Concerning the defendant's contention and cited authority that malice is an essential element to the recovery of exemplary damages, the court continued,

"In these cases and others which might be cited, the question was whether the trespass, ejectment, or other act complained of, was with or without wrongful intent. There was evidence of unlawfulness or unnecessary force or negligence supporting an allowance of compensatory damages, but under the records the court held that exemplary damages were not allowable without evidence of malice. But such authorities do not sustain the position of defendant that malice is always a requisite in the award of exemplary damages." (Emphasis added) Id., 246 Iowa, at page 101-102, 66 N.W.2d at page 845.

It is Automatic's contention that if malice has to be shown, "it would be sufficiently implied from defendant's intentional commission of this wrongful act motivated by desire for gain." In Connolly v. White, 1904, 122 Iowa 391, 98 N.W. 144, Justice McClain recognized the distinction between malice resulting from personal ill will, sometimes termed "express" malice, and "legal" malice which may result from "malice in fact" or "malice in law". The distinction between the two types of legal malice was indicated as follows:

"Malice in law is where malice is established by legal presumption from proof of certain facts, as in actions for libel, where the law presumes malice from proof of the publication of the libelous matter. Malice in fact is to be found by the jury from the evidence in the case. They may infer it from want of probable cause. But it is well established that the plaintiff is not required to prove express malice, in the popular signification of the term, as that defendant was prompted by malevolence, or acted from motives of ill will, resentment, or hatred toward the plaintiff. It is sufficient if he prove it in its enlarged legal sense." Id., 122 Iowa at page 393, 98 N.W. at page 145.

In a slightly later discussion of the requirements of legal malice in Jenkins v. Gilligan, 1906, 131 Iowa 176, 179, 108 N.W. 237, 238, 9 L.R.A.,N.S., 1087 the Iowa Court stated, "* * * (T)he prosecution need not have been prompted by malevolence or any corrupt design, nor necessarily involve spite or hatred toward the person accused. It is enough if it be the result of any improper or sinister motive and in disregard of the rights of others." In Morgan v. Muench, 1917, 181 Iowa 719, 729-730, 156 N.W. 819, 823, the Iowa Court stated, "To constitute malice it is not necessary that there should be hatred or ill will, or malice in that sense. But the authorities hold that wantonness or the willful disregard of the rights of others may constitute legal malice." In Mendenhall v. Struck, 1929, 207 Iowa 1094, 224 N.W. 95, the Iowa Court in discussing the plaintiff's prayer for both compensatory and exemplary damages stated 207 Iowa at page 1099, 224 N.W. at page 97, "Malice does not necessarily mean spite or hatred, but it means the doing of an actual wrong, in itself without just cause or excuse." In Sebastian v. Wood, supra, 246 Iowa at 107-108, 66 N.W.2d at page 848, the Iowa Court stated, "If the conduct complained of is wanton or in wilful disregard of the plaintiff's rights and therefore legal malice, it is immaterial how it is designated, as the conduct, itself, justifies the allowance of punitive damages." In Amos v. Prom, D.C.N.D.Iowa 1953, 115 F.Supp. 127, Judge Graven summarized the Iowa law on this question as follows:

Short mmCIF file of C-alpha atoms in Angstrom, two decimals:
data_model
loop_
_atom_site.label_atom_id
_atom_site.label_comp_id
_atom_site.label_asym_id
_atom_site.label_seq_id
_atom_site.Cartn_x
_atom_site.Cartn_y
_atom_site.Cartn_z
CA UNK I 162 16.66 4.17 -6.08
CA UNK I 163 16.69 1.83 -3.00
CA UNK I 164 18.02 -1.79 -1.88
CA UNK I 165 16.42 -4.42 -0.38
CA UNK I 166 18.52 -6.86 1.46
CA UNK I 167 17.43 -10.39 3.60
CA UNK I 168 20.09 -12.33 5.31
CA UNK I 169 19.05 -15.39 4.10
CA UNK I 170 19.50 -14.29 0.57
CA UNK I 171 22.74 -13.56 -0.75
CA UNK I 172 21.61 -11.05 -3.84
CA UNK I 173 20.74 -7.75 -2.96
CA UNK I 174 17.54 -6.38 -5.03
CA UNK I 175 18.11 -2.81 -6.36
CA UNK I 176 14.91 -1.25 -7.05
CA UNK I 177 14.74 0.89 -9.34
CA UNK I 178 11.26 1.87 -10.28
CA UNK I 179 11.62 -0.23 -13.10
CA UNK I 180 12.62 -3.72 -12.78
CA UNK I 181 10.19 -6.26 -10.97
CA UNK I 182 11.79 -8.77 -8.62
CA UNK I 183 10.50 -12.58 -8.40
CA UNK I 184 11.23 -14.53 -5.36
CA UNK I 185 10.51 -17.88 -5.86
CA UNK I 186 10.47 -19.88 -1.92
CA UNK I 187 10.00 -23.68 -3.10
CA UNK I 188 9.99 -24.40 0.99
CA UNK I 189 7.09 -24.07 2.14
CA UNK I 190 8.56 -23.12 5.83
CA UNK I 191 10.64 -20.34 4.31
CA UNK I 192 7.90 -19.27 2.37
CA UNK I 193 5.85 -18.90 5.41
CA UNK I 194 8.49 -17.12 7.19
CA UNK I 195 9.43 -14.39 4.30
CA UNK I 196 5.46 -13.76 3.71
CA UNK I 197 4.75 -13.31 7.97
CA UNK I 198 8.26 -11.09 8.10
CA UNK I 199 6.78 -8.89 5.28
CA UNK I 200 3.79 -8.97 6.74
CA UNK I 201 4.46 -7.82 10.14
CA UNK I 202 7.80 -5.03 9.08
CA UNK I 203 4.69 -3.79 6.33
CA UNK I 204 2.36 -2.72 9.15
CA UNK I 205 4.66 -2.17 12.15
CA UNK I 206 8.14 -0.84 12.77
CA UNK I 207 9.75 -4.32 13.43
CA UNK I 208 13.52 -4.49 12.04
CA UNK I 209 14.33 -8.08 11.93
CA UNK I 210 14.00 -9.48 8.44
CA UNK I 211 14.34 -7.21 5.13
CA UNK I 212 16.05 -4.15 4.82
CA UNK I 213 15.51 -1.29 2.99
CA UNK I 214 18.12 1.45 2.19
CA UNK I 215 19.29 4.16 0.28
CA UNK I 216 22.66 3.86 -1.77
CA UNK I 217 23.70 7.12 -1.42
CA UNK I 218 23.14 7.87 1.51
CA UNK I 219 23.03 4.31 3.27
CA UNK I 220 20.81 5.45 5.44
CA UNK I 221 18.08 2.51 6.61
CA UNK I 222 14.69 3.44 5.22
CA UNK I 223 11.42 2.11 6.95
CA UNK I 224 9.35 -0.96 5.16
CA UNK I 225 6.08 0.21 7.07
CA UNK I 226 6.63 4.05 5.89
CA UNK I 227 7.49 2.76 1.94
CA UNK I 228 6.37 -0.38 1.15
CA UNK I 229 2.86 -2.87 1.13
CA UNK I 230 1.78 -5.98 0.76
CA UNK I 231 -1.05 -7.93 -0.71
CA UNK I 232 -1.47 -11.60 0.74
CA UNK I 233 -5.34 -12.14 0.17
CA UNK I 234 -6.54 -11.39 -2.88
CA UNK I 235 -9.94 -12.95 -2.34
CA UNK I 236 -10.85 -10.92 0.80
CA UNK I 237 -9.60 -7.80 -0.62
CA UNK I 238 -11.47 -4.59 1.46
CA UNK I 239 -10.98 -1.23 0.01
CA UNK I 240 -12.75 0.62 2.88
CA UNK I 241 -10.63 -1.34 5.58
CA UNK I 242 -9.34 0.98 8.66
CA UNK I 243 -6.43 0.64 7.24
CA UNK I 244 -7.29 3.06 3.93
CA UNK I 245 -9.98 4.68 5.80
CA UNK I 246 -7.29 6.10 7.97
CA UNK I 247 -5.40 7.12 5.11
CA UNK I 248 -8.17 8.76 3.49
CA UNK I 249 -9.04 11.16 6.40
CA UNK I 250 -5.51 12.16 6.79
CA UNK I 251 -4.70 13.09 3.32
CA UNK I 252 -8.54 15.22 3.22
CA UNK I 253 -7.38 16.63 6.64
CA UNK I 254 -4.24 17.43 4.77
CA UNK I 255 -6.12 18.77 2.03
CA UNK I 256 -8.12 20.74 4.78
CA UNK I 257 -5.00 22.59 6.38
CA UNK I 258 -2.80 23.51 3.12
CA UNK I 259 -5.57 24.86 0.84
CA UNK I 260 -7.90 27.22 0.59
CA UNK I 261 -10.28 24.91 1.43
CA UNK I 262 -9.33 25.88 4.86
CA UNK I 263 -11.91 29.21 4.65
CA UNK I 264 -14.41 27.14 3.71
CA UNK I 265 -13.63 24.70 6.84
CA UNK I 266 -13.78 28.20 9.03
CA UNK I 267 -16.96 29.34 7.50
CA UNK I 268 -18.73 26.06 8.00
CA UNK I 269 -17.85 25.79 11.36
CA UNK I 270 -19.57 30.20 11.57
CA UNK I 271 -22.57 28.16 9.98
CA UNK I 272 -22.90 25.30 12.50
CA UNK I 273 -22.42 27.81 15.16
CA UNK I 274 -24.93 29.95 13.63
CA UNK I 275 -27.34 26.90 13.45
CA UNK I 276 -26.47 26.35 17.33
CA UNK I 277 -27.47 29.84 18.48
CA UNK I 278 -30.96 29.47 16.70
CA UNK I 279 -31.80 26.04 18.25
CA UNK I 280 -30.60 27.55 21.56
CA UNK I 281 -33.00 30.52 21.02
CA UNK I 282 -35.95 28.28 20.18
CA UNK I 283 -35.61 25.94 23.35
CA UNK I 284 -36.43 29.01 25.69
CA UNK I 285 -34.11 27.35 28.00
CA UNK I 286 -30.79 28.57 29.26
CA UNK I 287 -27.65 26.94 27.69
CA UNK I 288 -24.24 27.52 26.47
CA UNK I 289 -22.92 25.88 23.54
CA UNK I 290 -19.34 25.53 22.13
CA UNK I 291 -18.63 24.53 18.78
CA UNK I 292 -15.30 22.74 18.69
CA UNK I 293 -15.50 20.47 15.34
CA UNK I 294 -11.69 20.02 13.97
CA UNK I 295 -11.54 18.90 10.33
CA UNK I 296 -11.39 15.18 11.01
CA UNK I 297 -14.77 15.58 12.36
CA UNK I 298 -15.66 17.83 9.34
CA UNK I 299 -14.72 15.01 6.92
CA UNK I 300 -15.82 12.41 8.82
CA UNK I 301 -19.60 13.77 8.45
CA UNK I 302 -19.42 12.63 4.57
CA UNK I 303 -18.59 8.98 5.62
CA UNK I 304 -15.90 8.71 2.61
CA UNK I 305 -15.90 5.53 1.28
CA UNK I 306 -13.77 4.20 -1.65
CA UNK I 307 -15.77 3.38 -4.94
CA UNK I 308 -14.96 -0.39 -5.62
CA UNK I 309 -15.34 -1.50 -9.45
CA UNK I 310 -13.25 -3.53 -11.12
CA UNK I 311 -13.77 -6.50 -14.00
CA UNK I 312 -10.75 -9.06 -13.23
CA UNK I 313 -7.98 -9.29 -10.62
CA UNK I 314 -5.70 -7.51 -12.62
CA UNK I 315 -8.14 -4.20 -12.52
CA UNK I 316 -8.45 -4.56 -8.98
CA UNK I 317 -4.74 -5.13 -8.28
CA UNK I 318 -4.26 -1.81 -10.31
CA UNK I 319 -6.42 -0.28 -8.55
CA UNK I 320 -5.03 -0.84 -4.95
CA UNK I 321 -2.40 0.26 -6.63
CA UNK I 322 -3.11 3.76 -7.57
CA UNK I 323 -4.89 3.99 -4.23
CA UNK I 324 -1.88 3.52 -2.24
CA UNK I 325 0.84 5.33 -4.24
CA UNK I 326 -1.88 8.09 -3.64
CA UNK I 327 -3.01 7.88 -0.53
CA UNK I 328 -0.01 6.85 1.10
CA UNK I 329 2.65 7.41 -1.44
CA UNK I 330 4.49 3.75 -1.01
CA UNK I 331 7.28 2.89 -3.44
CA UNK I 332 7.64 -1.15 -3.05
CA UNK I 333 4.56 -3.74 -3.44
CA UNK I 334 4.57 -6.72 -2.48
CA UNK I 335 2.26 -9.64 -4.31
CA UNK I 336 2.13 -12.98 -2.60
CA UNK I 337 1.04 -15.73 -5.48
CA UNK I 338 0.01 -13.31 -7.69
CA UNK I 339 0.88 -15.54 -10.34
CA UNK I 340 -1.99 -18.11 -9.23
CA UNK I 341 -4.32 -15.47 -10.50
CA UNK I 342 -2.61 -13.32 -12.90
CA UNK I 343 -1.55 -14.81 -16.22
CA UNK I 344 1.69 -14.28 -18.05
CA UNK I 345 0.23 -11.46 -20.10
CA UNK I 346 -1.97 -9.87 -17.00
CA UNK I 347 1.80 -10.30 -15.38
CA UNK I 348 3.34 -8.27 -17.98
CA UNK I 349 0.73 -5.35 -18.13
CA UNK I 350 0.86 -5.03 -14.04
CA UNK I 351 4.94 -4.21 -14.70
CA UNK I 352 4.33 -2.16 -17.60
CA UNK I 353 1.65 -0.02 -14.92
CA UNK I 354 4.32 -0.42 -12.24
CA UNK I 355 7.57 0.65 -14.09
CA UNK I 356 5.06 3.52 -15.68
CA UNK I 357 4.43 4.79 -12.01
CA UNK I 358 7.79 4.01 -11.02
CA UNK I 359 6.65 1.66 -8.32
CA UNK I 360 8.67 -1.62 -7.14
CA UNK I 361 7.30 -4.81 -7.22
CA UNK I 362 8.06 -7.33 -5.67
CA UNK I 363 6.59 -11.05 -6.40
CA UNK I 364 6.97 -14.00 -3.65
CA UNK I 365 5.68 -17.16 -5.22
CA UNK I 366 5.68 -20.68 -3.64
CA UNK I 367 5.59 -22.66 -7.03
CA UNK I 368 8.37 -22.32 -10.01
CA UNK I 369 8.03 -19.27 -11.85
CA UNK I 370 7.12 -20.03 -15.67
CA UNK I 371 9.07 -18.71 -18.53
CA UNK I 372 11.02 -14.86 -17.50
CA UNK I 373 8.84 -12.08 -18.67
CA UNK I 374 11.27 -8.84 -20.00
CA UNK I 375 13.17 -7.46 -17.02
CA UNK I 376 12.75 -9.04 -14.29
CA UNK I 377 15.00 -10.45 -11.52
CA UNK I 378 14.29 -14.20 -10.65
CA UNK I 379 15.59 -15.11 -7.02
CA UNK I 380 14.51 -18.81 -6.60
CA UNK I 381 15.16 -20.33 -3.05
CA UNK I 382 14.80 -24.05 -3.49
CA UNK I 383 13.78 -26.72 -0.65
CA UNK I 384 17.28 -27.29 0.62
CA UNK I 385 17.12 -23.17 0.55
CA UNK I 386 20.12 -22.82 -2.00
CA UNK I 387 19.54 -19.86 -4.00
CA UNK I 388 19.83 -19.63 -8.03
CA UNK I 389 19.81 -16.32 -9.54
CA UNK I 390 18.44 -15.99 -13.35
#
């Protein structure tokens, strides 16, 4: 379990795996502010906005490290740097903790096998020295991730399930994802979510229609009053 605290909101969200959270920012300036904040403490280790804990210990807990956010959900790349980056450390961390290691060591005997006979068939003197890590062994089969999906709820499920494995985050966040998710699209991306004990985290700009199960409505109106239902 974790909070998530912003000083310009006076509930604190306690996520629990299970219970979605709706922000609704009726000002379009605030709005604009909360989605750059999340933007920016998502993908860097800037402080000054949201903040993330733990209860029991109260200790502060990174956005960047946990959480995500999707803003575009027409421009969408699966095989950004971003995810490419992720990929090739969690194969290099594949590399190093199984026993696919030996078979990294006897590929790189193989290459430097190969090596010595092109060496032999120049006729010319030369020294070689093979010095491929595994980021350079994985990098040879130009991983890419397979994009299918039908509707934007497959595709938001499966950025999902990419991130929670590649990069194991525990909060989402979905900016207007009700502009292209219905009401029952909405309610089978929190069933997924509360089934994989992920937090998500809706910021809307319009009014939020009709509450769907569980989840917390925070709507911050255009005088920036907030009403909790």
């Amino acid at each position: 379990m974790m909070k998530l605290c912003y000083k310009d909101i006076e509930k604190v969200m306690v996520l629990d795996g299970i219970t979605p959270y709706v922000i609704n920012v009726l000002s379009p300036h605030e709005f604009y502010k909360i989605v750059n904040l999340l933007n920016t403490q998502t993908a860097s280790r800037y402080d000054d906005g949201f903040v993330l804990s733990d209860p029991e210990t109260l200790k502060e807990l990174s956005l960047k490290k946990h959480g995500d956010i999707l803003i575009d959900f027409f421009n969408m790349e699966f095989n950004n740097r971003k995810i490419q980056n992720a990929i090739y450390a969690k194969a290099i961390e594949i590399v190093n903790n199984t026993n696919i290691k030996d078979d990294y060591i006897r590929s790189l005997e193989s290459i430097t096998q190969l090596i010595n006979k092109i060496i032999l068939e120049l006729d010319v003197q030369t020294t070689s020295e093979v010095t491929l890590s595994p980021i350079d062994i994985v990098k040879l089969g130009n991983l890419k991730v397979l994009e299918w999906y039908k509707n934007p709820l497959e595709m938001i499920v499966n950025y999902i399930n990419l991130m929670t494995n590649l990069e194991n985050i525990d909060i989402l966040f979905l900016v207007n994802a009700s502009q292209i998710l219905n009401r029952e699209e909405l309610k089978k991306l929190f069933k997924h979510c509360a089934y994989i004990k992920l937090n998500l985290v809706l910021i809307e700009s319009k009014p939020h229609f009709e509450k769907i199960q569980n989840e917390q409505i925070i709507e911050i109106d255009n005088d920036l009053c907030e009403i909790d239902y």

"The rule would seem to be: exemplary damages may be awarded where defendant acts maliciously, but malice may be inferred where defendant's act is illegal or improper; where the nature of the illegal act is such as to negative any inference of feeling toward the person injured, and is in fact consistent with a complete indifference on the part of defendant, liability for exemplary damages is not based upon the maliciousness of the defendant but is based, rather, upon the separate substantive principle that illegal or improper acts ought to be deterred by the exaction from the defendant of sums over and above the actual damage he has caused." Id., 115 F.Supp. at pages 136-137.

In view of the foregoing authorities it was proper to submit the issue of exemplary damages to the jury and Bankers' contention to the contrary cannot be sustained.

Bankers further contends that the exemplary damages assessed by the jury were so grossly excessive under the evidence that it indicates passion and prejudice on behalf of the jury, and in the alternative, that the damages awarded were excessive. The Court can recall no evidence introduced nor events occurring during the trial, and Bankers has called none to the Court's attention, which might have inflamed the jury. Likewise, there was no conduct on the part of any counsel calculated to overcome the fair mindedness of the jurors. The jury began its deliberations on January 13, 1961 at 1:55 p. m. After an overnight recess they resumed their deliberations and returned their verdict on January 14, 1961, at 4:00 p. m. The Court finds no incident occurred during the trial of the case upon which there is any basis for the assertion that the verdict was a result of passion or prejudice on the part of the jury.